Art Talk with Justin Favela
At first glance, Justin Favela’s large-scale installations are joyous and exuberant. Each one is formed from hundreds of pieces of cut paper, transforming life-size sculptures and murals of lowriders, desert landscapes, and recreations of well-known artworks into what look like colossal piñatas.
But beyond the festive paper fringe, Favela tells a different story, one that explores cultural appropriation and exploitation, and what it means to have one’s heritage reduced to a party decoration. In doing so, he is making space in museums and galleries for the complicated story of what it means to be Latinx in the United States, and carving out his own unique place in art history.
With support from the Arts Endowment, his show Saludos Amigos opens on October 4th at the Capital City Arts Initiative in Carson City, Nevada, and depicts imagery from animated films set in Latin America, such as Coco (2017), The Three Caballeros (1944), and Saludos Amigos (1942). Based in Las Vegas, Favela recently spoke with us by phone about his upcoming show, his creative practice, and why having joyful work in museums can feel like a radical act.
NEA: How did your signature piñata style develop?
JUSTIN FAVELA: It kind of naturally happened. I was in art school, and I was trying to make some work about my identity. The piñata was the perfect symbol to express it. As a Latino living in the Southwest with Guatemalan and Mexican heritage, I was looking for a symbol that encapsulated that kind of Americanized Latinidad. The piñata was the perfect thing because a lot of Mexican culture and symbols and traditions have been appropriated by people in the United States. The piñata was the perfect shortcut to say so many things in a fast gesture.
NEA: Can you elaborate more on how your identity has shaped your work? I was also wondering whether your creative process has in turn made you rethink your identity in any way?
FAVELA: When I first started making art, it was a response to what people thought my identity was. Growing up with my Guatemalan family, the default Latino in the Southwest is Mexican, so a lot of my identity was erased. Everybody just assumed that I was just Mexican or a Mexican American or a Chicano, which I didn't identify as for years. So I was making work about that, but the message really wasn't coming through. I realized I was making art for art people instead of for myself. That’s when I kind of honed in on kind of expressing my own Latinease through the work and making bolder statements about critiquing the erasure of so many different types of Latinos.
NEA: How do you hope your upcoming exhibit at Capital City Arts Initiative will deconstruct stereotypes of Latin America even as it explores how that imagery is exploited?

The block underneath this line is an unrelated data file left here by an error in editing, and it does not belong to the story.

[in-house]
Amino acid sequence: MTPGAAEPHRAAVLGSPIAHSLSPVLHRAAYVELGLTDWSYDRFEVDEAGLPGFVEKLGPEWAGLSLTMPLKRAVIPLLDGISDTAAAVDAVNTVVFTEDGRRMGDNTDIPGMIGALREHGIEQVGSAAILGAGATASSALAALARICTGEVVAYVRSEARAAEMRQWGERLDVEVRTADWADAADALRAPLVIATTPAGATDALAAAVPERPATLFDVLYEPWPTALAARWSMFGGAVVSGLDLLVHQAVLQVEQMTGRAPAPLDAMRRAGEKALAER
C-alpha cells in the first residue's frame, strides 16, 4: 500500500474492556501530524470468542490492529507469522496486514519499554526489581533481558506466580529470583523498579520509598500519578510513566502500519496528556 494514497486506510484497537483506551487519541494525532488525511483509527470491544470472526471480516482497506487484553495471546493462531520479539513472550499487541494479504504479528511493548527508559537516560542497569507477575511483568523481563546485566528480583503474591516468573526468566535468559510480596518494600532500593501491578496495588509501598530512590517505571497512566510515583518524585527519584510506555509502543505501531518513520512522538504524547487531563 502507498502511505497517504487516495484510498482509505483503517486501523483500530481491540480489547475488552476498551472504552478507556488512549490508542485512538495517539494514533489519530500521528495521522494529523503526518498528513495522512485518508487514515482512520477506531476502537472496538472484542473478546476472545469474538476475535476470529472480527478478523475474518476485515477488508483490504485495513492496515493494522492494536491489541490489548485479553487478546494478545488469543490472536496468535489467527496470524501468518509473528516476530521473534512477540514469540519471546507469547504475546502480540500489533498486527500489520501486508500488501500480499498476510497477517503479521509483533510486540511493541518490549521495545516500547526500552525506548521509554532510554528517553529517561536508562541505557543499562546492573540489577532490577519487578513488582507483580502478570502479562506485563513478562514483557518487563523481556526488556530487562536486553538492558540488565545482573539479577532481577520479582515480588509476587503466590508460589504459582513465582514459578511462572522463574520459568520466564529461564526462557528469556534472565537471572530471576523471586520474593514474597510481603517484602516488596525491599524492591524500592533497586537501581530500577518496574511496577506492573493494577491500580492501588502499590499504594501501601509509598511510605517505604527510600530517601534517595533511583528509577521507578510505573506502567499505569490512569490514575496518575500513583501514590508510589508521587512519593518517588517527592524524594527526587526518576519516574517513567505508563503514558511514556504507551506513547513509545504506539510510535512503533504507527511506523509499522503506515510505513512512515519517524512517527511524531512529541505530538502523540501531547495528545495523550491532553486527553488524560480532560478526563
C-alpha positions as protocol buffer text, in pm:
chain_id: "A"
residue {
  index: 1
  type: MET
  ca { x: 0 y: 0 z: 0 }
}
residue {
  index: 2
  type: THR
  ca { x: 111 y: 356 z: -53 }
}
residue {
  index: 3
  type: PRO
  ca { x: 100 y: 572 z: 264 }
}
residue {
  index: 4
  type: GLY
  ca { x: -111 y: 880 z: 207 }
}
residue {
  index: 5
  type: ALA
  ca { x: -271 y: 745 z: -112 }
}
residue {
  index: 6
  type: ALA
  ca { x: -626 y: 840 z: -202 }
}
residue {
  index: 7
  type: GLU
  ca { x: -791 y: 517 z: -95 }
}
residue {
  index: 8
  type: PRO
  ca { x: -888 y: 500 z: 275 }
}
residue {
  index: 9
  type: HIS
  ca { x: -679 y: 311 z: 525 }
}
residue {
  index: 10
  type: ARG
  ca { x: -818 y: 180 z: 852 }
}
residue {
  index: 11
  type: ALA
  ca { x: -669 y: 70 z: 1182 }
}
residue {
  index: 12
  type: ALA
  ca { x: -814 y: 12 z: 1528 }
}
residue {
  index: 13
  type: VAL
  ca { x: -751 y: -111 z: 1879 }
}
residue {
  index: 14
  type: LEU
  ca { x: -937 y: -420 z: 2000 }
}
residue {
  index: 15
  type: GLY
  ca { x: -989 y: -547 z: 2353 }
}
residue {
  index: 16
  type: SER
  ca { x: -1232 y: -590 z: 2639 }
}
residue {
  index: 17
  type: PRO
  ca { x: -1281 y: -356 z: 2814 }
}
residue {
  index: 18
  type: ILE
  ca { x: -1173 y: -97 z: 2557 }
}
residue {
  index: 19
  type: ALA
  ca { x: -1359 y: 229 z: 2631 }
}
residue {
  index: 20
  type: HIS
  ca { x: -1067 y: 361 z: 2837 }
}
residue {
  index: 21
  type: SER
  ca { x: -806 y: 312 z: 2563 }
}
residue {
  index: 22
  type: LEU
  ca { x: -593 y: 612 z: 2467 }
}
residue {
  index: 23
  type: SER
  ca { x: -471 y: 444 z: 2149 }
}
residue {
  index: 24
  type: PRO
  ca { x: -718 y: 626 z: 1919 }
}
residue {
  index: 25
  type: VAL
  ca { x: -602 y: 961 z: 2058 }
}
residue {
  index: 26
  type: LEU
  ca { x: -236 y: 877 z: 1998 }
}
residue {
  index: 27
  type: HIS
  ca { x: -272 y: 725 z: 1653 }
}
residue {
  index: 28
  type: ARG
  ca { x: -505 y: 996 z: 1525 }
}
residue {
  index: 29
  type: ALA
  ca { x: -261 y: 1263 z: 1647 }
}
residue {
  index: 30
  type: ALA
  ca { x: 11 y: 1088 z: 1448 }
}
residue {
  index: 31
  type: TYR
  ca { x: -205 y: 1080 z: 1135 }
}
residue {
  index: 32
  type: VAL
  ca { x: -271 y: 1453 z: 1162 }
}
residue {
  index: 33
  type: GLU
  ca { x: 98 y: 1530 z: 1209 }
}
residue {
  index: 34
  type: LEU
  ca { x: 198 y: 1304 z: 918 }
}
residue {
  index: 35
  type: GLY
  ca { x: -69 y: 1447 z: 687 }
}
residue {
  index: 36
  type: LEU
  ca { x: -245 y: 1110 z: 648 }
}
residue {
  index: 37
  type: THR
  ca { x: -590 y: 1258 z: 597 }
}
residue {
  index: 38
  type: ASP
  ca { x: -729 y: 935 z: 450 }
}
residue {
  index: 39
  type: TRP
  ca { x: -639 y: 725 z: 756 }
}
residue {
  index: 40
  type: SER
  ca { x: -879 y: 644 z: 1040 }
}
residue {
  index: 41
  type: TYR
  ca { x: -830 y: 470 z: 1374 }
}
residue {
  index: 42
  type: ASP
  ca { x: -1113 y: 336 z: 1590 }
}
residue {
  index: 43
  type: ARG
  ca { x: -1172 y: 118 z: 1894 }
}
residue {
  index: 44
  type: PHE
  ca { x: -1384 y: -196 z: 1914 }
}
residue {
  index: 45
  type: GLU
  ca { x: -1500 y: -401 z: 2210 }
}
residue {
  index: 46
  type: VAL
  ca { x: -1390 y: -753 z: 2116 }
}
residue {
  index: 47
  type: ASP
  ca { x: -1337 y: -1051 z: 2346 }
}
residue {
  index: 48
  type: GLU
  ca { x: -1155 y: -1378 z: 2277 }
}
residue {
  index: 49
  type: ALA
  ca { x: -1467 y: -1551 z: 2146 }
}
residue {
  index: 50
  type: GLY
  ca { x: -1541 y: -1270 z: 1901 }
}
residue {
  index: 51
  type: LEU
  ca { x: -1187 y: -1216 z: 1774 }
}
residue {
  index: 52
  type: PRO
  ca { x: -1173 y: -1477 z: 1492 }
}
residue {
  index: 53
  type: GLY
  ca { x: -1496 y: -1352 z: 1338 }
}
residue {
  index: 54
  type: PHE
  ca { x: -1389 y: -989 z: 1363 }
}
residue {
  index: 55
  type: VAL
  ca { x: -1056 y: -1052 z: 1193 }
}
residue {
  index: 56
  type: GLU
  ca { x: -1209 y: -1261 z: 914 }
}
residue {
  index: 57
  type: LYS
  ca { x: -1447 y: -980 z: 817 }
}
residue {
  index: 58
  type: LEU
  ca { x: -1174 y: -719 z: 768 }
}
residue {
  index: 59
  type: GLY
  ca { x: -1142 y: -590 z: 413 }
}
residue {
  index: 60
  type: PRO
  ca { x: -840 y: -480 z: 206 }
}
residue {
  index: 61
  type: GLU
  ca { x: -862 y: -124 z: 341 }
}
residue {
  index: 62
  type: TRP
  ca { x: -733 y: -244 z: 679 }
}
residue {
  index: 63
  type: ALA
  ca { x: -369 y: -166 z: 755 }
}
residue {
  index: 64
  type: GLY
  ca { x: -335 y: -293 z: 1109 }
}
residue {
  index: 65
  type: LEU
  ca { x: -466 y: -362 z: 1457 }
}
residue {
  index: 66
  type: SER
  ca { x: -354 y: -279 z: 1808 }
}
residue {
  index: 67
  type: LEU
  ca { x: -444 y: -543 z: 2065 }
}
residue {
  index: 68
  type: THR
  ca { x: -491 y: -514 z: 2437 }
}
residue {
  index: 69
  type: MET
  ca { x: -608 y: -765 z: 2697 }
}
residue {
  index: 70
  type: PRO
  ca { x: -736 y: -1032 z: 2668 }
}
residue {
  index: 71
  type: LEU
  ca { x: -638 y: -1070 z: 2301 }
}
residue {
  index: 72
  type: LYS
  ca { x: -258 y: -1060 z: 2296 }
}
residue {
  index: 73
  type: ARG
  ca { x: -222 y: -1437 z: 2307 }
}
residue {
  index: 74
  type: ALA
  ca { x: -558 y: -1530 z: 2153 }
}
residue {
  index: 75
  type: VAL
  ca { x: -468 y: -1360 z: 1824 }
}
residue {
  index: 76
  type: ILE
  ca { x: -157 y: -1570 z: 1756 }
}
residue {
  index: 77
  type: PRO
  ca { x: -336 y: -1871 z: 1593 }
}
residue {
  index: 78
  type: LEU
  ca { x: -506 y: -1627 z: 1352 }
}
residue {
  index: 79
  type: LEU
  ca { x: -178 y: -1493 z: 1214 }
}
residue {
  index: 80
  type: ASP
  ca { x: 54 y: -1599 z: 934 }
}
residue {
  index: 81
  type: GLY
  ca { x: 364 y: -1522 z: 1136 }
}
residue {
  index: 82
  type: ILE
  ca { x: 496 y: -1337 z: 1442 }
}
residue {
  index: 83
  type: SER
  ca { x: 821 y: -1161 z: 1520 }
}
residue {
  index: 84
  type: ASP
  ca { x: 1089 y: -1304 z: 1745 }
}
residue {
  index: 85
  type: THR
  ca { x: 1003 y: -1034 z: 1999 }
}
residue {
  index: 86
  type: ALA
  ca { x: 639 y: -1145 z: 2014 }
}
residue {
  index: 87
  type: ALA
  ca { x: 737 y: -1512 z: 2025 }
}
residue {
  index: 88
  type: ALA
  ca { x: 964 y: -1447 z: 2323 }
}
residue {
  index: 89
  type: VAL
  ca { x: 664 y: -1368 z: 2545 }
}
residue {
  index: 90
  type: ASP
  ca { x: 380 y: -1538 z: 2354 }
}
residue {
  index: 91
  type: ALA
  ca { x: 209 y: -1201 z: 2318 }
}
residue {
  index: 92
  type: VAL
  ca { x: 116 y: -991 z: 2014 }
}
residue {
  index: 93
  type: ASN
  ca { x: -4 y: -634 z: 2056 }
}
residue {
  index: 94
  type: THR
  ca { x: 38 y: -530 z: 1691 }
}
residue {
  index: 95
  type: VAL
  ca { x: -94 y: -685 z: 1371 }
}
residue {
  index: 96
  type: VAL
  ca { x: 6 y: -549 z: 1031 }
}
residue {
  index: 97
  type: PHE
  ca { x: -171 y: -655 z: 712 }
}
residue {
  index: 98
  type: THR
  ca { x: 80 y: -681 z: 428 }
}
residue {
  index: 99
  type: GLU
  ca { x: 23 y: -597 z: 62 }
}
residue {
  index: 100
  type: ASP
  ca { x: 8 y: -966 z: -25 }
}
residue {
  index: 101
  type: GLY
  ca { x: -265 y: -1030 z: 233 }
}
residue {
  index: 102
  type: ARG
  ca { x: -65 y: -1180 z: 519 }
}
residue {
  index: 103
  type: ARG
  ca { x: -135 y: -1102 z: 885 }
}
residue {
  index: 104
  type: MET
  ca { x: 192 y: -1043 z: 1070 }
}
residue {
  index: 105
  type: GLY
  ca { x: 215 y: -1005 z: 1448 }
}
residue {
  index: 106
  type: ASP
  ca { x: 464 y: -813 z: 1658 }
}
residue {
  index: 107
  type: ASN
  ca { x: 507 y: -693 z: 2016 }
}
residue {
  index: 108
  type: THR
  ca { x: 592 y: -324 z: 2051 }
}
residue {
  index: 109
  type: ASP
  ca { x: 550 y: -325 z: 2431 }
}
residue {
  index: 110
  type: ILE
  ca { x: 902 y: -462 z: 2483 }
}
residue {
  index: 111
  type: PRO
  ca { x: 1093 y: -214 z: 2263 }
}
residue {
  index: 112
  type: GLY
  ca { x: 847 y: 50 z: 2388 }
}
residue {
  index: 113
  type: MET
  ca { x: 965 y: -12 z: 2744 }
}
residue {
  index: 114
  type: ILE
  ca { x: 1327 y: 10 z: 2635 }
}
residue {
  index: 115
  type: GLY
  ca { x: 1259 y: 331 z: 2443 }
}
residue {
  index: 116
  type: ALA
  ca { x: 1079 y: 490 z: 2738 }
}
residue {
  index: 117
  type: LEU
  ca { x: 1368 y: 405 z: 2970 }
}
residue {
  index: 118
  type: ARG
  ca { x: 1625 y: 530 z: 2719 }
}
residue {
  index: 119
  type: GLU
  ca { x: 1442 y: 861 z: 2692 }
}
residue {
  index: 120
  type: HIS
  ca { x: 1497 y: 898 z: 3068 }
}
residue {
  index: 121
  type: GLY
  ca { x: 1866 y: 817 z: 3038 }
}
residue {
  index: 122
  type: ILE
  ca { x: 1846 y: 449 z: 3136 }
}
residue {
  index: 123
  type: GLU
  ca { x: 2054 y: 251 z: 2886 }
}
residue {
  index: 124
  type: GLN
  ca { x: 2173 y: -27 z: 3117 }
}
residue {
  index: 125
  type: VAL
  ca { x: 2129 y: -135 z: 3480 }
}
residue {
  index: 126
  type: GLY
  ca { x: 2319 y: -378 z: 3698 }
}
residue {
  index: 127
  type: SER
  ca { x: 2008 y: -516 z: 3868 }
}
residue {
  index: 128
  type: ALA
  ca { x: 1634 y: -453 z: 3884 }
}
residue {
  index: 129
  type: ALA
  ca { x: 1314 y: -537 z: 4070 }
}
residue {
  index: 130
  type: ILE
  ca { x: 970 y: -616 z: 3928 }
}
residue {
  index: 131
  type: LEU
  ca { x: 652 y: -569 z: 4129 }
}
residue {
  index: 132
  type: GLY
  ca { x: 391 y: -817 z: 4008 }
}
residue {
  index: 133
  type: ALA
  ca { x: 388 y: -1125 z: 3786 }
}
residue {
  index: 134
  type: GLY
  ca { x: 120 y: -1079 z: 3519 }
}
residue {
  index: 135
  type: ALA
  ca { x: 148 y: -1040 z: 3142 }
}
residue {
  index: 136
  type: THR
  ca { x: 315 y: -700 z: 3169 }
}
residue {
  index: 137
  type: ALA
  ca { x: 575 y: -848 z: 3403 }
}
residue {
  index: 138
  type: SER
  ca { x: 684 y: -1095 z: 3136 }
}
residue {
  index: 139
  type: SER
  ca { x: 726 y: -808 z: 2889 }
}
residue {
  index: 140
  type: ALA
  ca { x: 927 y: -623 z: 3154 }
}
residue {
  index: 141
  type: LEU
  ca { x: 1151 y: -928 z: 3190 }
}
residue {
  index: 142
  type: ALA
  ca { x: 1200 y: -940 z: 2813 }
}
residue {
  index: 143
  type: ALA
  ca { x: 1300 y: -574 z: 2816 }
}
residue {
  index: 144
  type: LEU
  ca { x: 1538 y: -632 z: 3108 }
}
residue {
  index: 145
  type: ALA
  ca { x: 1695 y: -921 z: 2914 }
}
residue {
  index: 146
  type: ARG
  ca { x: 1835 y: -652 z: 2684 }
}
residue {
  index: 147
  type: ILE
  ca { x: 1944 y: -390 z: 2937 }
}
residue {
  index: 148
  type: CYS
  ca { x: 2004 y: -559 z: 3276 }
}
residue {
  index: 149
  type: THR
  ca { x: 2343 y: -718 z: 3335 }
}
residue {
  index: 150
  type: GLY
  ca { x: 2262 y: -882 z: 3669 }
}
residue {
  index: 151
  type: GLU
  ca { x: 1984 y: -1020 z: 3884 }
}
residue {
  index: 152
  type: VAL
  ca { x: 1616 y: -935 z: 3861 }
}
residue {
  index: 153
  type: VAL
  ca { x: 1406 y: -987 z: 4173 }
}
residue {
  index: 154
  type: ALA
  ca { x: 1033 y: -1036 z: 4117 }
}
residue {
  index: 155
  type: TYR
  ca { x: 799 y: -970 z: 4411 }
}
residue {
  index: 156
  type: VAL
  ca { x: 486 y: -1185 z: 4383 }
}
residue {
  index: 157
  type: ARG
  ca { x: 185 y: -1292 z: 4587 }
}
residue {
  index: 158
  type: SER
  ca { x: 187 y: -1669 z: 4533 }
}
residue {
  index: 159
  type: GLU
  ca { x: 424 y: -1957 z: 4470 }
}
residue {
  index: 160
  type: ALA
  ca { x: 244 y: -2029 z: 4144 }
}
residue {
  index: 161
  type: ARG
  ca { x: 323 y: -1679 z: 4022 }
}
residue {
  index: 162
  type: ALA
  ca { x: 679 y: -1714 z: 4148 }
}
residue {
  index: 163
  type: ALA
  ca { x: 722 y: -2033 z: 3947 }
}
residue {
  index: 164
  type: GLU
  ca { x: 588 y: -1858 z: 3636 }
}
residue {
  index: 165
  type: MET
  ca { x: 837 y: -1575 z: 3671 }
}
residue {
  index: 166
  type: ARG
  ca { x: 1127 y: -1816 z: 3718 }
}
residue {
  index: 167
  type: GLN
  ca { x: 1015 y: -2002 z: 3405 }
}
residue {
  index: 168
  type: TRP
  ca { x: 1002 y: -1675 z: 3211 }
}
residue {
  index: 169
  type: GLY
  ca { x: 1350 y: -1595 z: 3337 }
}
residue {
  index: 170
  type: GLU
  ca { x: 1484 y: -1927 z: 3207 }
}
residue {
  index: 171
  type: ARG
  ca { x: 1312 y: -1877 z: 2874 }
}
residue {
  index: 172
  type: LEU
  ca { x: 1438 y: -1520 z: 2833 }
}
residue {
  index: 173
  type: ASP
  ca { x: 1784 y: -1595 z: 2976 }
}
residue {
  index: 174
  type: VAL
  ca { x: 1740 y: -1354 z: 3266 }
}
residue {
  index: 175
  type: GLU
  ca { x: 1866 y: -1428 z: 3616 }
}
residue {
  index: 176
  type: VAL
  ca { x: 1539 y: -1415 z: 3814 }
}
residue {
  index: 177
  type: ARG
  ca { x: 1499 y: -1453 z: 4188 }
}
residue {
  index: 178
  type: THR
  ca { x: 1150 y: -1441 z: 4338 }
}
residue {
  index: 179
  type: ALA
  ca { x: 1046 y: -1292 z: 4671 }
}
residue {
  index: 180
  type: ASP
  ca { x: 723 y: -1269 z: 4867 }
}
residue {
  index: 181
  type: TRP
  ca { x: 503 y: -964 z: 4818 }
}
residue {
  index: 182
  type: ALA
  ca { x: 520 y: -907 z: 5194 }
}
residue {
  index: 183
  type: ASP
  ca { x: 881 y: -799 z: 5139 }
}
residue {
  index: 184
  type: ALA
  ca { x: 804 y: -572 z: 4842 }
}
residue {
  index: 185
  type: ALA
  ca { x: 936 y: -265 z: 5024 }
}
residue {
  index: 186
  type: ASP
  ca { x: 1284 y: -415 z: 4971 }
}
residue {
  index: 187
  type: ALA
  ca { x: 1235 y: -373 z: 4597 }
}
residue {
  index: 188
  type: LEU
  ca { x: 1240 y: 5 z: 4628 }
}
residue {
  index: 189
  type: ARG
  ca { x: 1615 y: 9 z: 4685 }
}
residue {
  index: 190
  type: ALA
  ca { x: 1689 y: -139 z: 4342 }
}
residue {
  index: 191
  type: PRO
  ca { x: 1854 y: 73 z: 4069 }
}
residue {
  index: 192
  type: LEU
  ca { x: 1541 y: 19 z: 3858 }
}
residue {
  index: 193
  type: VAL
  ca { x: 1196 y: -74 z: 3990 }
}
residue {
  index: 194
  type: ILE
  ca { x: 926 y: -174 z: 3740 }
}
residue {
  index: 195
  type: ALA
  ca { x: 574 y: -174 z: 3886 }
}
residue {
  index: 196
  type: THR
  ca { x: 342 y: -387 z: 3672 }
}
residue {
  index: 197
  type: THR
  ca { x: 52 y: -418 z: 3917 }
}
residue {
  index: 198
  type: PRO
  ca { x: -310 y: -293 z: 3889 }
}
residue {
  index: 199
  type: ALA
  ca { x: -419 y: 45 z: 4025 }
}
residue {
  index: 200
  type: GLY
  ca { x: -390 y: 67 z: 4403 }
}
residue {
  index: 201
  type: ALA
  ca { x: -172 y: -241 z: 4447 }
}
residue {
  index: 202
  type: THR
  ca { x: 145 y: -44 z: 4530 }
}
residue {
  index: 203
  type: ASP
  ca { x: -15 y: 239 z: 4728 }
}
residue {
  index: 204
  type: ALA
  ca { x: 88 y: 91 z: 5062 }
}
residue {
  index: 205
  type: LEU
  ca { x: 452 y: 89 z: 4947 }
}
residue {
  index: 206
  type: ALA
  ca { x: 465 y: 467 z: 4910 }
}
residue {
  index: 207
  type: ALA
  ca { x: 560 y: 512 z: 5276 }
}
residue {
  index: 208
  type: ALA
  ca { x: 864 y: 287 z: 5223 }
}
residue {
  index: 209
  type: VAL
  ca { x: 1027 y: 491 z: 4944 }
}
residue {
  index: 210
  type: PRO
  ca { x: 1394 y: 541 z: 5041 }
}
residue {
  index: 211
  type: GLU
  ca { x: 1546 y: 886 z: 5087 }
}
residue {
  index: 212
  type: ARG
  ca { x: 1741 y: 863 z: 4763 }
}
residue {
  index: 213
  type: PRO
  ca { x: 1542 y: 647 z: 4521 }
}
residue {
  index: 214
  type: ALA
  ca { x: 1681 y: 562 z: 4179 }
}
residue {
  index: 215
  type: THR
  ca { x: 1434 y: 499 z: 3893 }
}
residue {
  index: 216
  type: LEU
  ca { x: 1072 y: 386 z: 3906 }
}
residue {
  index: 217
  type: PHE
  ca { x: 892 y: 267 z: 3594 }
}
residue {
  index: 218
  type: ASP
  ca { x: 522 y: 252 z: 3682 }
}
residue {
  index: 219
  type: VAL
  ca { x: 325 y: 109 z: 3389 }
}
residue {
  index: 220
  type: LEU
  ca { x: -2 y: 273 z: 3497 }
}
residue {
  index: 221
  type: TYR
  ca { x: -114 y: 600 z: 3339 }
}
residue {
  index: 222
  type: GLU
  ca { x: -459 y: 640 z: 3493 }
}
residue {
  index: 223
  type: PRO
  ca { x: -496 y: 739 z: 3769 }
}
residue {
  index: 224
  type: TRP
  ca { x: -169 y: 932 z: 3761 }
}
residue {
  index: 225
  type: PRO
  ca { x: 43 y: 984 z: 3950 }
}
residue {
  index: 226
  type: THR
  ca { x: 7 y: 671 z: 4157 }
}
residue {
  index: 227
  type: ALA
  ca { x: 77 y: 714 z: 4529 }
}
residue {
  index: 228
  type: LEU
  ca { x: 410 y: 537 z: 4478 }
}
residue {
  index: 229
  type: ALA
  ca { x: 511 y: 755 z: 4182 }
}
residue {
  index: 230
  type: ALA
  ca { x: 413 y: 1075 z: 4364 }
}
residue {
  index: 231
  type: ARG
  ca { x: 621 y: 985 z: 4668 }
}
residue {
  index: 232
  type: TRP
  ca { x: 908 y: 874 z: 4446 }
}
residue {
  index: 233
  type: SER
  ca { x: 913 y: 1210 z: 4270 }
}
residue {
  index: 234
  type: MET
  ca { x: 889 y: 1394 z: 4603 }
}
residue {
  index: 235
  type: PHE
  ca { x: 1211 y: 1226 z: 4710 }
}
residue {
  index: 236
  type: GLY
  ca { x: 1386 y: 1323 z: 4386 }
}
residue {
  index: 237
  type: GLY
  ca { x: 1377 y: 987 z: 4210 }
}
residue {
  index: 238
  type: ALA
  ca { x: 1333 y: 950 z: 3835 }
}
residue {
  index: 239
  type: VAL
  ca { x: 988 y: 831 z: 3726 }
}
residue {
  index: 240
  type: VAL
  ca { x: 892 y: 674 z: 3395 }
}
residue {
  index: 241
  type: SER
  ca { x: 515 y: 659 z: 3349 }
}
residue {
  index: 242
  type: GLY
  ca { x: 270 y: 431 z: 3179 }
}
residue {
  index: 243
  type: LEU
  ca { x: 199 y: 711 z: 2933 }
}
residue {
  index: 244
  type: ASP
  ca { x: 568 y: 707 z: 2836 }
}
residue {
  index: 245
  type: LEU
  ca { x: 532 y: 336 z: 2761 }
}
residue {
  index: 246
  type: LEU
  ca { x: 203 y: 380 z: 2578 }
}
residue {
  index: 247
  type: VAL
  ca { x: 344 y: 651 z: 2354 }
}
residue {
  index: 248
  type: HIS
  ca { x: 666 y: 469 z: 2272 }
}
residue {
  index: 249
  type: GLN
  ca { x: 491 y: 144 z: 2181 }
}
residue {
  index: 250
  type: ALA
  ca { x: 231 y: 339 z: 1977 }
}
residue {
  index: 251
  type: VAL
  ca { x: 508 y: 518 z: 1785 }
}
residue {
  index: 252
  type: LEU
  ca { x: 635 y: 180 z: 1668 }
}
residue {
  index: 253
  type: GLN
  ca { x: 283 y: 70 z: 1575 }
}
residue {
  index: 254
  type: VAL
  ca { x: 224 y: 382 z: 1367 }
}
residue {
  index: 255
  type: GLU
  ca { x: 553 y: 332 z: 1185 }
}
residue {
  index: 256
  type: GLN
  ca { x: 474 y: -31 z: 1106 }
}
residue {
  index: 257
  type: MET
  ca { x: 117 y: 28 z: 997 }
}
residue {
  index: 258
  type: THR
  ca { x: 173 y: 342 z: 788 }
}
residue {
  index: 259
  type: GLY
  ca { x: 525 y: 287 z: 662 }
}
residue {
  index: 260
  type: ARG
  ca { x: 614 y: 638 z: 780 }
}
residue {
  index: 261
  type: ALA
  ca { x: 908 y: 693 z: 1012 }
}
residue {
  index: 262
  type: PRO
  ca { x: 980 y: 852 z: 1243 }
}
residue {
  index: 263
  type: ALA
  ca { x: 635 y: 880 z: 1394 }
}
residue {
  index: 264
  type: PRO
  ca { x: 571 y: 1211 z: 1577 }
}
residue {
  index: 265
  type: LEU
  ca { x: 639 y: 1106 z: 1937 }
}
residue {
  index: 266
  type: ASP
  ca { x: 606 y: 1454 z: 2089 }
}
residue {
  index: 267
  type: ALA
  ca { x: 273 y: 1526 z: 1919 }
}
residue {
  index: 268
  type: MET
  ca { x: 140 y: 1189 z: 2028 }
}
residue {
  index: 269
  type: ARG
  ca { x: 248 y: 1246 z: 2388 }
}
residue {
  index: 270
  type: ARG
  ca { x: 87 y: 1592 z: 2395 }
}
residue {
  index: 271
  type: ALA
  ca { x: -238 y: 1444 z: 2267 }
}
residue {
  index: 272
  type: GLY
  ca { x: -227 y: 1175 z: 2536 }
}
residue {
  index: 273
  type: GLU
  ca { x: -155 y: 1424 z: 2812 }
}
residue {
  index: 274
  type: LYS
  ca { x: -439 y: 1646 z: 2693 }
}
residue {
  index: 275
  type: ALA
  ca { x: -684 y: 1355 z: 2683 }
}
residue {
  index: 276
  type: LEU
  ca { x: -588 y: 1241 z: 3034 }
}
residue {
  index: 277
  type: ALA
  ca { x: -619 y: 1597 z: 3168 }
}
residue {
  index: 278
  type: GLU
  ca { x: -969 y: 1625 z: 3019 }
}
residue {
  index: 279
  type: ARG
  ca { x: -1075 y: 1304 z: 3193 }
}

FAVELA: Making things in a piñata style definitely highlights the ridiculous and exoticized notions of Latin America, of Mexico. So you could look at one of my murals and just think, “Oh, that’s a beautiful mural made out of paper, and it’s very celebratory because of the colors and because the material.” It’s very accessible also. And that’s fine. Then you can also look past that. I think making a piñata mural from Walt Disney’s images from the 1940s of this very exotic, kind of whitewashed Mexico really makes a statement on the ridiculousness of it all.
NEA: What do you hope people will take away from this exhibit, both those who come from Latinx backgrounds and those who don't?
FAVELA: I hope that Latinx people see themselves represented, and I hope that others and Latinx people also see the work and feel not only joy—I like my work to be happy—but [that it] raises questions [for them] to make further investigation. That’s always something that I’m interested in nowadays.
NEA: You've spoken before about the concept of bringing joy to museums. Why does that feel like such a radical act?
FAVELA: When it comes to the art world, a lot of times people of color—specifically black people and Latinos—are only given space to express ourselves when it’s about trauma or it’s about our biography. So making work that’s about joy is radical.
NEA: What do you think needs to happen that would prompt spaces to accommodate every aspect of every person?
FAVELA: What needs to happen is that Latinos and people of color in the United States need to be looked at as multidimensional humans and not animals. We feel like we're savages, as we're portrayed a lot in films. We need to keep having conversations. We need to be able to tell our stories and share our joy.
The term Latinidad, Latino, Latinx are helpful identifiers for a lot of people because they feel like they are part of a group, part of a movement. But they’re also dangerous because they lump us all together into one big group of people where Latino can mean anything. Because of cultural erasure, it’s tough even within our community as Latinos to recognize that Afro-Latinidad is real, black Latinos exist. We just need to keep talking about it so that it’ll reprogram us to be more inclusive and less exclusive.